BACKGROUND AND PURPOSE: Type 2 diabetes impairs the healing process because of an exaggerated and persistent inflammatory response, and an altered expression pattern of angiogenic molecules. We investigated the effects of inflammasome blockade in diabetes-related wound-healings defects, in genetically diabetic mice. EXPERIMENTAL APPROACH: An incisional skin wound model was produced on the back of female diabetic C57BL/KsJ-m +/+ Lept(db) mice (db⁺ /db⁺) and their normal littermates (db⁺ /m⁺). Animals were treated daily with two inflammasome blocking agents, BAY 11-7082 (20  mg·kg⁻¹ i.p.), or Brilliant Blue G (BBG, 45.5 mg·kg⁻¹ i.p.), or vehicle. Mice were killed on 3, 6 and 12 days after skin injury to measure expression of the NOD-like receptor NLRP3, caspase-1, VEGF, the inflammasome adapter protein apoptosis-associated speck-like protein containing a caspase recruitment domain (ASC) and the chemokine CXCL12. Wound levels of IL-1β and IL-18 were also measured, along with histological assessments of wound tissue and the time to complete wound closure. KEY RESULTS: During healing, the diabetic mice exhibited increased activation of NLRP3, caspase-1, ASC, IL-1β and IL-18. They also showed a reduced expression of VEGF and CXCL12.Treatment with BAY 11-7082 or BBG, to block activation of the inflammasome, decreased the levels of pro-inflammatory molecules. Histological evaluation indicated that inflammasome blockade improved the impaired healing pattern, at day 12 in diabetic mice, along with a decreased time to complete skin healing. CONCLUSIONS AND IMPLICATIONS: These data strongly suggest that activation of the NLRP3 inflammasome is one of the key contributors to the delayed healing of wounds in diabetic mice.

Inhibition of inflammasome activation improves the impaired pattern of healing in genetically diabetic mice.

BITTO, ALESSANDRA;ALTAVILLA, Domenica;PIZZINO, CARMELO GABRIELE;IRRERA, NATASHA;PALLIO, GIOVANNI;COLONNA, Michele Rosario;SQUADRITO, Francesco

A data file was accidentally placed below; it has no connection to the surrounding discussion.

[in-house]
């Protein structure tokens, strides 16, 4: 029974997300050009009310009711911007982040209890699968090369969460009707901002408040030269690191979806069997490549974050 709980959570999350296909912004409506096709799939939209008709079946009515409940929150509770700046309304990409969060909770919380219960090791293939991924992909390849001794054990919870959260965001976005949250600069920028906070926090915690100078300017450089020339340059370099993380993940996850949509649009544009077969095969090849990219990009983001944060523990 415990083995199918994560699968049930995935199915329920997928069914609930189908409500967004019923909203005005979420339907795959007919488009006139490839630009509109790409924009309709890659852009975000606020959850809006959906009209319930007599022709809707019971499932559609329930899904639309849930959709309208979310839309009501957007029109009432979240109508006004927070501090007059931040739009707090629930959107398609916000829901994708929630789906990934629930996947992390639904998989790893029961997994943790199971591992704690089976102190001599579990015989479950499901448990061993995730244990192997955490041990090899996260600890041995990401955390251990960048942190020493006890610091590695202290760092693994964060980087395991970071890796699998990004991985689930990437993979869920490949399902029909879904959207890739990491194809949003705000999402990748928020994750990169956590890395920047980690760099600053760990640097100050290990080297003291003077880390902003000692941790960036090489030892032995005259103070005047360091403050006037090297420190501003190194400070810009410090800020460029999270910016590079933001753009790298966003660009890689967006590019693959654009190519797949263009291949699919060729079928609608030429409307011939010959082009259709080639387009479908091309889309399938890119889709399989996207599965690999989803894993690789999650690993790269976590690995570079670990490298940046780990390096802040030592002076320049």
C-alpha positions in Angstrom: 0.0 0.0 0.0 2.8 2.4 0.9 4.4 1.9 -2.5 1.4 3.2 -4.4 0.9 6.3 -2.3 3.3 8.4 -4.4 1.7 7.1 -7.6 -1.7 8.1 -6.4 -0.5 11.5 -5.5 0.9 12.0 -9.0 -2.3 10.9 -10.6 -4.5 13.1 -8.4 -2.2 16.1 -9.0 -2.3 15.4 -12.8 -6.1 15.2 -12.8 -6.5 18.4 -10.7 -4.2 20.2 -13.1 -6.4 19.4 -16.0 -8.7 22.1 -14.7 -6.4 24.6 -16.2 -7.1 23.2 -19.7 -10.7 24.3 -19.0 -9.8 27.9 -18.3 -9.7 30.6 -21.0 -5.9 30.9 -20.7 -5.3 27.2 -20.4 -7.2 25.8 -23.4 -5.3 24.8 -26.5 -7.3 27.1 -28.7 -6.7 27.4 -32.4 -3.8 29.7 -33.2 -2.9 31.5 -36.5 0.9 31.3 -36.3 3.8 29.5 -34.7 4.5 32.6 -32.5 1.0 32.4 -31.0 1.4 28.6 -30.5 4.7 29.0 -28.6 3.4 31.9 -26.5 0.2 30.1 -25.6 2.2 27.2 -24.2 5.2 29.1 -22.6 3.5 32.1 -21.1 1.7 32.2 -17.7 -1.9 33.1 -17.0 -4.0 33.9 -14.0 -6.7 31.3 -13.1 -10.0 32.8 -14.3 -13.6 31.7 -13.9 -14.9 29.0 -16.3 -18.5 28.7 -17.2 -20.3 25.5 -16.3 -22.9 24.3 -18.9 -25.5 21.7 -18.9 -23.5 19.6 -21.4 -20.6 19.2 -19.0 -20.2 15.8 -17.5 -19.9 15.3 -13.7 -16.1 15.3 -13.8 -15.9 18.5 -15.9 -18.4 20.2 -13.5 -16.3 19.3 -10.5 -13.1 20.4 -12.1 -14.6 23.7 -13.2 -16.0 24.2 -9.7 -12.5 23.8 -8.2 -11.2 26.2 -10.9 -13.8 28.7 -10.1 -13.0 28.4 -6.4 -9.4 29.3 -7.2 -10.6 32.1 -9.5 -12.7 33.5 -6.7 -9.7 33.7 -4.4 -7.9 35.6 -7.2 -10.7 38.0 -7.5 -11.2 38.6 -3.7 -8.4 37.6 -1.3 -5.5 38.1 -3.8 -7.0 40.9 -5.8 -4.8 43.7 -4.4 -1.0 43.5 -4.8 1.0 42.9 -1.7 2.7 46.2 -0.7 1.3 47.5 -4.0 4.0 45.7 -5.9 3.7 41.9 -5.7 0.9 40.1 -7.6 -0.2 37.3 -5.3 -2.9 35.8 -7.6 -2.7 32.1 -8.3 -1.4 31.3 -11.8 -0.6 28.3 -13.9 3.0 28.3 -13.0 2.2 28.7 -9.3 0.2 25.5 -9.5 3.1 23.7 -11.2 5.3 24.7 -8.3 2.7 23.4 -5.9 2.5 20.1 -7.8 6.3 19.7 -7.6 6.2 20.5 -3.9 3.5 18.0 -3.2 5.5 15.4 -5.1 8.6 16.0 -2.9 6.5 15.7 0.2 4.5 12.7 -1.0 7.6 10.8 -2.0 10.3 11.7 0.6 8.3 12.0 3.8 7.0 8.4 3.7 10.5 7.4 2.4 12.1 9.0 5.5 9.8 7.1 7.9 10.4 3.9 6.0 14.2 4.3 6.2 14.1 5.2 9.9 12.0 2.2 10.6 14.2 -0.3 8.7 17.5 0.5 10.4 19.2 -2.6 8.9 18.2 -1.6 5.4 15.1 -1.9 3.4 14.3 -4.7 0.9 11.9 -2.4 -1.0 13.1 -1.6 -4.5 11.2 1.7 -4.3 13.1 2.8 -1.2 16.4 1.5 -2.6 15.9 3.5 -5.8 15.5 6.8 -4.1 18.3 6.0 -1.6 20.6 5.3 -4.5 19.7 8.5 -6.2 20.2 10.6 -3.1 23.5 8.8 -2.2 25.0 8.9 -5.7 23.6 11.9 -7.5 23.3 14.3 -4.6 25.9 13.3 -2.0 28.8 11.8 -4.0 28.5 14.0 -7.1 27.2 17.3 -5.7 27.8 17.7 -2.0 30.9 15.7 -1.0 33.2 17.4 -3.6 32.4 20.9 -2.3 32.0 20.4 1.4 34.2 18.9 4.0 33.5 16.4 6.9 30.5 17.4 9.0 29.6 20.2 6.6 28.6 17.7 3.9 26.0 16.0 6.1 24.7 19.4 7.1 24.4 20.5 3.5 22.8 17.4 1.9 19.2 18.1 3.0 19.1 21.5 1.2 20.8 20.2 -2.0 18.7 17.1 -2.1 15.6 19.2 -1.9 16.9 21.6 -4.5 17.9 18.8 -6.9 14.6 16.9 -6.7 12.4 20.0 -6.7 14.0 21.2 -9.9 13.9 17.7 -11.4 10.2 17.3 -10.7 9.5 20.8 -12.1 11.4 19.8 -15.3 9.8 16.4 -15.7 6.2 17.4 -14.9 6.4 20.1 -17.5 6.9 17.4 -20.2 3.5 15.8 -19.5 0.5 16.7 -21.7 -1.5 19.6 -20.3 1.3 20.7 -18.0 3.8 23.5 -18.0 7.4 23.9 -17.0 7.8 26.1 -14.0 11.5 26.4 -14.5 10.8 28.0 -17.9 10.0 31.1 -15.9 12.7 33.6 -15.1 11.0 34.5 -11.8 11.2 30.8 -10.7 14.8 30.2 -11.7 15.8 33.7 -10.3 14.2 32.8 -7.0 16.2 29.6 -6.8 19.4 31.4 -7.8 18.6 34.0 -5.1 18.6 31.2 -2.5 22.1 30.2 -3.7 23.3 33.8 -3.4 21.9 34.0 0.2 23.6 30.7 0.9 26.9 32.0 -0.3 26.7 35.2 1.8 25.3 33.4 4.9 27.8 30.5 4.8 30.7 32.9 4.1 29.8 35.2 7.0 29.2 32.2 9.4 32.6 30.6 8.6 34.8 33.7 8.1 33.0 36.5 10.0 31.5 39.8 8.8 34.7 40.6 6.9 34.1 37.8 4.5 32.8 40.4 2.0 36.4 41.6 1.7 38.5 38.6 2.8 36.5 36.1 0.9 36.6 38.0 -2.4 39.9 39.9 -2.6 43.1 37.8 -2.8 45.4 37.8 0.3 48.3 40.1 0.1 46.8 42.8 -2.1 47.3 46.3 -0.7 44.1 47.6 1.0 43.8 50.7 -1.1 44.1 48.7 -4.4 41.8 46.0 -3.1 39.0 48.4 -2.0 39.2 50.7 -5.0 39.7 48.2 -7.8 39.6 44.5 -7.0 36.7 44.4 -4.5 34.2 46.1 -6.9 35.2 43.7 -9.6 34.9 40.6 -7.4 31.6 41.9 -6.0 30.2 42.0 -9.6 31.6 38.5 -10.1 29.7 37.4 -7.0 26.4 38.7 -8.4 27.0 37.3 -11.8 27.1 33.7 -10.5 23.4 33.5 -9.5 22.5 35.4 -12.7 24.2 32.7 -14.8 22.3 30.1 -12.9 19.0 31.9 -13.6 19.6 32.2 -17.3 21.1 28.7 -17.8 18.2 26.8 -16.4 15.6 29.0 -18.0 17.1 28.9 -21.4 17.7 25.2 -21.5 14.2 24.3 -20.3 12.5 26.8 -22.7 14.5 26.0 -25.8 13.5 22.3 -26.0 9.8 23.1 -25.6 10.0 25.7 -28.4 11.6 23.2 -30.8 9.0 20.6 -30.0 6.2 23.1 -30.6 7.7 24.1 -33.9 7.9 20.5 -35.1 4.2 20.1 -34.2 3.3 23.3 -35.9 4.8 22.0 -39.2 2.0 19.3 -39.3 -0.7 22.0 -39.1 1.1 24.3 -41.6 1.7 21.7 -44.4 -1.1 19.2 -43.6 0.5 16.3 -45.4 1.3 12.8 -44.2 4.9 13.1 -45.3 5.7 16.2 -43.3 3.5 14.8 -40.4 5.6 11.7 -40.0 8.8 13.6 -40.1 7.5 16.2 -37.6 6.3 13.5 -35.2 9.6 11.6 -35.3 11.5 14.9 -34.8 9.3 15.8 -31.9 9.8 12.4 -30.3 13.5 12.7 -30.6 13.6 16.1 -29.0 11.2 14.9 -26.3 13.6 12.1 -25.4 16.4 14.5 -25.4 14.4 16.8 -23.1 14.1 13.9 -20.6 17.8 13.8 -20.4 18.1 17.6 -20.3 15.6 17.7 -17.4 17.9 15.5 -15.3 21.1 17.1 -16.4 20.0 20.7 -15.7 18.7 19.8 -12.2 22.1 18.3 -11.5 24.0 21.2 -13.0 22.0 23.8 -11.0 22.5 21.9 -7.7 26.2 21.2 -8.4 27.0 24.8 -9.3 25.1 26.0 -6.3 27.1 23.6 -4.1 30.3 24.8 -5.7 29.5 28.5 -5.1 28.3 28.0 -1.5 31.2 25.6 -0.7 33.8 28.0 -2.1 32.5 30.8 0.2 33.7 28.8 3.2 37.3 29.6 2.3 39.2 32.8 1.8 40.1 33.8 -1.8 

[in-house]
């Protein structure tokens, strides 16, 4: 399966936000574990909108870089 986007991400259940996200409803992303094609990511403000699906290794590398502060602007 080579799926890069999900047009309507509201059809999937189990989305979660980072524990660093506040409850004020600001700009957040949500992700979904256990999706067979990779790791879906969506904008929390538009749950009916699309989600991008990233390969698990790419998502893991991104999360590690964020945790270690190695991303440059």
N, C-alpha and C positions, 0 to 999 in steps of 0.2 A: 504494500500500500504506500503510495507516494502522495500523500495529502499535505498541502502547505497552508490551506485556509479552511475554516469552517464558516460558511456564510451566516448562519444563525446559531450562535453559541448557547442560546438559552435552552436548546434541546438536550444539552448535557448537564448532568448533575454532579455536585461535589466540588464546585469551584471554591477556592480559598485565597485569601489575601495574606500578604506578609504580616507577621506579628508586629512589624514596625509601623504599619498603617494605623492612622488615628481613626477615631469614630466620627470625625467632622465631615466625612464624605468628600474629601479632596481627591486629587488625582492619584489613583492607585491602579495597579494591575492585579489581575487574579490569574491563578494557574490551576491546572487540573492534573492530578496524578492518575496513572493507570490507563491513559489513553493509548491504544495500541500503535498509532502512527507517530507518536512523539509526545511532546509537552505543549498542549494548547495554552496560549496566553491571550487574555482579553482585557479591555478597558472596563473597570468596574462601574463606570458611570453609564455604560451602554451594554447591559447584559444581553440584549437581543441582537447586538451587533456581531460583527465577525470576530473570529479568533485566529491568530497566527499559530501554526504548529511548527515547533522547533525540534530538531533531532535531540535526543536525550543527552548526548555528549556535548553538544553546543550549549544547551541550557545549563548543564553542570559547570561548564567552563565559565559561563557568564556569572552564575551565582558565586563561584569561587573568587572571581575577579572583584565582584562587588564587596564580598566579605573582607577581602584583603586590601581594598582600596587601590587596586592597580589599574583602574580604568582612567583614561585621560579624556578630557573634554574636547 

2014-01-01

Abstract

BACKGROUND AND PURPOSE: Type 2 diabetes impairs the healing process because of an exaggerated and persistent inflammatory response, and an altered expression pattern of angiogenic molecules. We investigated the effects of inflammasome blockade in diabetes-related wound-healings defects, in genetically diabetic mice. EXPERIMENTAL APPROACH: An incisional skin wound model was produced on the back of female diabetic C57BL/KsJ-m +/+ Lept(db) mice (db⁺ /db⁺) and their normal littermates (db⁺ /m⁺). Animals were treated daily with two inflammasome blocking agents, BAY 11-7082 (20  mg·kg⁻¹ i.p.), or Brilliant Blue G (BBG, 45.5 mg·kg⁻¹ i.p.), or vehicle. Mice were killed on 3, 6 and 12 days after skin injury to measure expression of the NOD-like receptor NLRP3, caspase-1, VEGF, the inflammasome adapter protein apoptosis-associated speck-like protein containing a caspase recruitment domain (ASC) and the chemokine CXCL12. Wound levels of IL-1β and IL-18 were also measured, along with histological assessments of wound tissue and the time to complete wound closure. KEY RESULTS: During healing, the diabetic mice exhibited increased activation of NLRP3, caspase-1, ASC, IL-1β and IL-18. They also showed a reduced expression of VEGF and CXCL12.Treatment with BAY 11-7082 or BBG, to block activation of the inflammasome, decreased the levels of pro-inflammatory molecules. Histological evaluation indicated that inflammasome blockade improved the impaired healing pattern, at day 12 in diabetic mice, along with a decreased time to complete skin healing. CONCLUSIONS AND IMPLICATIONS: These data strongly suggest that activation of the NLRP3 inflammasome is one of the key contributors to the delayed healing of wounds in diabetic mice.
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Utilizza questo identificativo per citare o creare un link a questo documento: https://hdl.handle.net/11570/2779968
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